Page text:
ADVERTISING AT CURTAINUP
BOOKS and CDs
See links at top of our Main Page
LETTERS TO EDITOR
FILM & TV
A CurtainUp Review
Broadway and the Bard
Conceived by Cariou, Barry Kleinbort (who also directs) and Mark Janas, it is a delicious confection of Shakespeare and Broadway songs, served a la Cariou. And, say what you will about this musical mash-up, Cariou gets an A for straddling Broadway and the Bard and discovering the common romantic ground between them.
Accompanied by Janas at the piano, Cariou looks completely at home on stage. You first see him spotlighted at center stage, dressed in a black loose-fitting shirt and pants, his ear cocked to the piano music, and his eyes gazing out over the audience. As the music fades, he launches into a trimmed-down version of Orsino's opening speech from Twelfth Night: "If music be the food of love, play on. . ." The familiar verse is put to excellent use here, anchoring the show and allowing Cariou to seamlessly segue into two Broadway songs: "Love, I Hear" from Stephen Sondheim's A Funny Thing Happened on the Way to the Forum and "Falling In Love With Love" from Rodgers and Hart's The Boys from Syracuse. Both terrifically echo Shakespeare's original poetic impulse in Orsino's love-riff as they add instant Broadway sizzle to the show.
Cariou, best known as an actor who has distinguished himself on both stage and screen, is also a natural raconteur. While Broadway and the Bard is, first and foremost, about interweaving Shakespeare's verse with the Great American Songbook, Cariou has sharply seasoned it with tidbits of theater lore culled from his own personal history on Broadway, and beyond.
The immensely likable actor's back-stage stories include how this solo show took root. The idea ignited decades ago during his first Broadway season when he performed as Henry V at ANTA (now the August Wilson) and Applause at the Palace Theatre. He's not afraid to poke fun at himself with a recollection of his early castings (think spear-carrier) and "three or four different roles, which you never get to play—except at understudy rehearsal." Also included in these recollections are big disappointments, like having the chance to play Macbeth at the Guthrie Theater suddenly fall through (He played Lear instead.) Cariou is anything but self-indulgent here. No boasting about the more storied aspects of his career that began at the Stratford Shakespeare Festival in Stratford, Ontario, and led to the Great White Way.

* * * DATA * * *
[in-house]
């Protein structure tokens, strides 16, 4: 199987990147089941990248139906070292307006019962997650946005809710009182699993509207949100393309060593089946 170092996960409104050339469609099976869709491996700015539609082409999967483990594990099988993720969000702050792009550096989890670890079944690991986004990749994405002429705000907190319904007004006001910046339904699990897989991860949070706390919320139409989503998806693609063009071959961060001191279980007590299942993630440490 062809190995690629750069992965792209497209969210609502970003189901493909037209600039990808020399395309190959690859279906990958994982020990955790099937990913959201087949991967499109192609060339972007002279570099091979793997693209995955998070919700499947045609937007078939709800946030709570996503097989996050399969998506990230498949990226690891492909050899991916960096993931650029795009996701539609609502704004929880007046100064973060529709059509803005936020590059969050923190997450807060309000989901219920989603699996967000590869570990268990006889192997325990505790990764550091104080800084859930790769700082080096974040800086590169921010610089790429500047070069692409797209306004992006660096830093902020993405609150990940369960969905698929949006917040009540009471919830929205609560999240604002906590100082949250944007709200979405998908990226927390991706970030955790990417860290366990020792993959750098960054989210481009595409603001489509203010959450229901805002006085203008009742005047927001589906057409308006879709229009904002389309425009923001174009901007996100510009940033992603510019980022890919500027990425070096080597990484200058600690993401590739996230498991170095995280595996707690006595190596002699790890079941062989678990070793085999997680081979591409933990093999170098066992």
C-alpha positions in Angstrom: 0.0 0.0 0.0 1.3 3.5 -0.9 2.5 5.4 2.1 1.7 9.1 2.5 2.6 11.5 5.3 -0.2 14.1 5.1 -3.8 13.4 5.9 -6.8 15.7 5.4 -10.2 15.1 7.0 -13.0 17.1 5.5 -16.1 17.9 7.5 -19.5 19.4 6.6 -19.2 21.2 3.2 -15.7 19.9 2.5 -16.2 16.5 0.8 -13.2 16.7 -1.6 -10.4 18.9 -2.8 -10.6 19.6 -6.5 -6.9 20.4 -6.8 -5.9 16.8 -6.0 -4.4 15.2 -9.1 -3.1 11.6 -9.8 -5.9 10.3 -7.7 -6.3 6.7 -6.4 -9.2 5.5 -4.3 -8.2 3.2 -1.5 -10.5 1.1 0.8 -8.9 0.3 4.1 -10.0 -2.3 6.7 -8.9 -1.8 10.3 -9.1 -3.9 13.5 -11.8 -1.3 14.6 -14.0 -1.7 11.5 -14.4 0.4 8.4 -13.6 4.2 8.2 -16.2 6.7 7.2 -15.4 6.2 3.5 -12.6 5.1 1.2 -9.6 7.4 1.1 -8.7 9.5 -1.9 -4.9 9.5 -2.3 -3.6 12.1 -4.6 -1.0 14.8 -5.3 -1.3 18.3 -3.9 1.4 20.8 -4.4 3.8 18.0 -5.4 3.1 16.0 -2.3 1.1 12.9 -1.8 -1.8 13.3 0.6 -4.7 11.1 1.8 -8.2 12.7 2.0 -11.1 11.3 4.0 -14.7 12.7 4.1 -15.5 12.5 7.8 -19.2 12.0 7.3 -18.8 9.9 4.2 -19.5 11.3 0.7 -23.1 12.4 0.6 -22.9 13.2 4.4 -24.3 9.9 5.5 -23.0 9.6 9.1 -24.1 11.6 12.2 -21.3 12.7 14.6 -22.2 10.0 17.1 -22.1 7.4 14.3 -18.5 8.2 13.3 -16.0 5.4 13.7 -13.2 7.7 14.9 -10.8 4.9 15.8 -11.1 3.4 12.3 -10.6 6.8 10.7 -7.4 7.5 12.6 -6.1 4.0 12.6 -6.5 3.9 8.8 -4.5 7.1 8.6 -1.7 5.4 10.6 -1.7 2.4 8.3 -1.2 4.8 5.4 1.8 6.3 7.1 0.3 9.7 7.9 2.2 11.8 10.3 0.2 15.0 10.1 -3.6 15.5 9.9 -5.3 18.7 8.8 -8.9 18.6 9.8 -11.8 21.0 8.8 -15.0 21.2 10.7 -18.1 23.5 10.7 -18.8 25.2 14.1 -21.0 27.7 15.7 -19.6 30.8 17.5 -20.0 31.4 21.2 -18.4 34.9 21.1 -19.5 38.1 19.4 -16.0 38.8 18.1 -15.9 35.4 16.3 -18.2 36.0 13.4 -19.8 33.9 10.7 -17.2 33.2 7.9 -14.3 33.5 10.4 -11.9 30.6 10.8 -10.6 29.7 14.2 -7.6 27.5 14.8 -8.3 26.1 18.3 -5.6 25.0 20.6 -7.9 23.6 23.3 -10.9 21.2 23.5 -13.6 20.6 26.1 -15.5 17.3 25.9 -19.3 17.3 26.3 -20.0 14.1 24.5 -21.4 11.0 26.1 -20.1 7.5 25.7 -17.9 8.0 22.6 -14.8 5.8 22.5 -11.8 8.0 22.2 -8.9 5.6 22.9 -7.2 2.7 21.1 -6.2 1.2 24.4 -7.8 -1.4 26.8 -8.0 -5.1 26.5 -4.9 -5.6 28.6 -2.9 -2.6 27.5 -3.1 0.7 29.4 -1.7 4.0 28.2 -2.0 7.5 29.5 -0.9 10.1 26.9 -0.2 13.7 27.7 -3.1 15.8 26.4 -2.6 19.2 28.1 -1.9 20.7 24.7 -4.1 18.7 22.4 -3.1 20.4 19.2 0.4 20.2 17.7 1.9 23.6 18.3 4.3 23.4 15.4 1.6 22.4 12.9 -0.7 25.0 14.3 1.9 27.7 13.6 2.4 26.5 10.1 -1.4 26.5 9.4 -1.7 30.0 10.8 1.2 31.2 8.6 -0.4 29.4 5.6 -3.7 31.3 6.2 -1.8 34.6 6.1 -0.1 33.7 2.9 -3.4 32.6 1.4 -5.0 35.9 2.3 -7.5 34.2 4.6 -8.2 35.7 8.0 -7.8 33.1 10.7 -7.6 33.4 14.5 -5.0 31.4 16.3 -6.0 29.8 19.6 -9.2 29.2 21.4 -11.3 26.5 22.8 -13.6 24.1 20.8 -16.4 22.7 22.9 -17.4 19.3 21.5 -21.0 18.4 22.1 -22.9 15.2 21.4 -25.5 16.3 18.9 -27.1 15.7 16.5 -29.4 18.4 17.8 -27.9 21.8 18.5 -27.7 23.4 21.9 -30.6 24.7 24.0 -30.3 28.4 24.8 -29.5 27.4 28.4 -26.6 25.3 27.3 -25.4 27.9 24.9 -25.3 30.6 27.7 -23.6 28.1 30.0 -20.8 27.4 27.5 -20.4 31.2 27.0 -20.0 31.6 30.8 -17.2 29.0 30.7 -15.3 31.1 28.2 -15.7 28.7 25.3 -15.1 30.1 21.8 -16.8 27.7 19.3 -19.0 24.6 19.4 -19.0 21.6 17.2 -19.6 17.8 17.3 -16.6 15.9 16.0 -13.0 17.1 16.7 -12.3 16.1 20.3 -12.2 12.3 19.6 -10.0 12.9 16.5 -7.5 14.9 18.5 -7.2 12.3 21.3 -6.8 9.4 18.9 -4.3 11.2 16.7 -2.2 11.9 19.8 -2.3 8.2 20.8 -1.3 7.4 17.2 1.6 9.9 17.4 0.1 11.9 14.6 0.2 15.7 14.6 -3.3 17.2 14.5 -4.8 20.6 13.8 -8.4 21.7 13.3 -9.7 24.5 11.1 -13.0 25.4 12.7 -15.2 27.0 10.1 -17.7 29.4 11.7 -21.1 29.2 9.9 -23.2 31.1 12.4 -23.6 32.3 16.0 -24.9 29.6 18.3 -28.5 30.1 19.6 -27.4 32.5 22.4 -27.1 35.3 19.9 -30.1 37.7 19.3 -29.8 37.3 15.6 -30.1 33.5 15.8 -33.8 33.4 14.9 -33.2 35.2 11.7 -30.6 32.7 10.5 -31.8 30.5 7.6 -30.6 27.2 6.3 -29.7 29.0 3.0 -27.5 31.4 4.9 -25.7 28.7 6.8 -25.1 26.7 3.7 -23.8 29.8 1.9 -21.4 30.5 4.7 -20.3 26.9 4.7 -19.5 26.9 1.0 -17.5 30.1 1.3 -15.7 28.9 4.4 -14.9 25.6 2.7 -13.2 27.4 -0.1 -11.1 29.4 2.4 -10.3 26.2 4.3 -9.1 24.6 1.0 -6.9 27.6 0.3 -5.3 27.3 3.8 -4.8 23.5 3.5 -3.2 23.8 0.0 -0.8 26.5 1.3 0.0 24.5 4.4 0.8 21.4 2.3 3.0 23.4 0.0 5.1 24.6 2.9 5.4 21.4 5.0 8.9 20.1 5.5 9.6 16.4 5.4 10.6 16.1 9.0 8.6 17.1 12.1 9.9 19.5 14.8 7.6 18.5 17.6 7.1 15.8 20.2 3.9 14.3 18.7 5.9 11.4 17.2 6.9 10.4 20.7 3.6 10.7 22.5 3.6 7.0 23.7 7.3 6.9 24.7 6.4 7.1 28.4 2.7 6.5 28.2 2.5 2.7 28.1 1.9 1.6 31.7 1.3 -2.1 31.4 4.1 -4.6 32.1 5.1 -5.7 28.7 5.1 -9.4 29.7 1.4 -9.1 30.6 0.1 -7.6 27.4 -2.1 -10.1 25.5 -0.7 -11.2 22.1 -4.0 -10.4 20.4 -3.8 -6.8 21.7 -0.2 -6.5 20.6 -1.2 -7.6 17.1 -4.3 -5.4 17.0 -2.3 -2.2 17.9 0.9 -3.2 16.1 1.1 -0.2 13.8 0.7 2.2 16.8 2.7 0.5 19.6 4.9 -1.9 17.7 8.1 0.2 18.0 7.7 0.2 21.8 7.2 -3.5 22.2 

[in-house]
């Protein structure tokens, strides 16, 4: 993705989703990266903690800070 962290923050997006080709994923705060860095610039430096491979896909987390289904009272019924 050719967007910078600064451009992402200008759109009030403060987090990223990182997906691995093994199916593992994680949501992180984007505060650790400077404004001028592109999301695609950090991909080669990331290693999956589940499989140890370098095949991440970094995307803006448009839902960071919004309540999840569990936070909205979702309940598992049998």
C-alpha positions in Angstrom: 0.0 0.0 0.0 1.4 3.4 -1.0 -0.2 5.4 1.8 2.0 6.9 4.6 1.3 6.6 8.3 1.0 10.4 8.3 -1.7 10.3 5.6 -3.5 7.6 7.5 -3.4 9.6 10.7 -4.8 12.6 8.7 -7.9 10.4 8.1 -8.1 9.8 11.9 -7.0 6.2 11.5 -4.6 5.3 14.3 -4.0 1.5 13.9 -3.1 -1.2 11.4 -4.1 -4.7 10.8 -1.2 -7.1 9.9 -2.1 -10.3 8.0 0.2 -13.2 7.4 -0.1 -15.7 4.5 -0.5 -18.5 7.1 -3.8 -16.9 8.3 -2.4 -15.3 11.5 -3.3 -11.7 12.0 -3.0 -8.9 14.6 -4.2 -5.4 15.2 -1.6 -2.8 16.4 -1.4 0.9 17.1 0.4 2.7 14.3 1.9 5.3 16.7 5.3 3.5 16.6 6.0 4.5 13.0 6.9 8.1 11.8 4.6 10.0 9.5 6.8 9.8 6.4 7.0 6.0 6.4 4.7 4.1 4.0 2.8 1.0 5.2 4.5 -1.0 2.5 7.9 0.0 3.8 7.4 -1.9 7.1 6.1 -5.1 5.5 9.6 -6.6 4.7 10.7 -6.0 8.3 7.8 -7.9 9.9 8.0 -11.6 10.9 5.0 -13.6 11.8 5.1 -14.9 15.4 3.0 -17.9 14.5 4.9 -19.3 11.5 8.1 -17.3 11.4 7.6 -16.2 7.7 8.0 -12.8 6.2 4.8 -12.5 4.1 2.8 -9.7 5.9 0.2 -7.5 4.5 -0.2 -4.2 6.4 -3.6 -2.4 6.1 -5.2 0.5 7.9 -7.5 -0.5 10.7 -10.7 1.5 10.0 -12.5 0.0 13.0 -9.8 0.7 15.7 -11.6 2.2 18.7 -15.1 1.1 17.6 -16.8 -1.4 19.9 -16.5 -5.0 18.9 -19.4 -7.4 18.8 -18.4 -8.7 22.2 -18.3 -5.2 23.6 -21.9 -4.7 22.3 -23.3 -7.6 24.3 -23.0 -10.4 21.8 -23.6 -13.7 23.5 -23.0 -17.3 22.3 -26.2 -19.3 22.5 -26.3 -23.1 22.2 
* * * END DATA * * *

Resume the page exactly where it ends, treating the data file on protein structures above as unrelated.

Broadway and the Bard includes 14 Shakespeare selections and 25 musical numbers. At its best moments, it's a dynamic pas de deux. But not all of Shakespeare's verse can be shoehorned that easily into the iconic songs; for example, I had some difficulty, digesting Petruchio's he-that-knows-better-how to-tame-a shrew speech with the velvet –smooth tones of "How to Handle a Woman" from Lerner and Loewe's Camelot. However, Cariou's inventive pairings, if not always a perfect fit, clearly prove the remarkable elasticity of Shakespeare and the golden quality of Broadway songs.
It's understandable that Cariou, who has worked with Sondheim several times during his long career, copiously draws on the master's music and songs as a lens for Shakespeare's poetry. Though he doesn't reprise any of the razor-sharp songs from Sweeney Todd (Cariou won the 1979 Tony Award for Best Actor in a Musical for his turn as the Demon Barber of Fleet Street), he smartly uses the music from "A Barber and his Wife" to underscore his rendition of Prospero's ye-elves-of-hills speech from The Tempest. And, If that whets your appetite for Sondheim rhythms, Cariou serves up more of his music in "Fear No More" from The Frogs which we learn Sondheim took whole cloth from Act V of Cymbeline. This is a truly genuine "mating" of Shakespeare and Sondheim or, as Cariou aptly puts it: "The words are Will's. . . the music is unmistakably Steve's." And, when Cariou singsthe poignant dirge, he carves his own unique signature into it.
Cariou's voice is not as mellifluous as it was in years past, and he did need a line, or two, from Janas during Cole Porter's "Brush Up Your Shakespeare" from Kiss Me Kate, which wrapped up the show. However, Cariou more than makes up for this by his sheer charisma, stage presence the magic that can cast a powerful spell over an audience.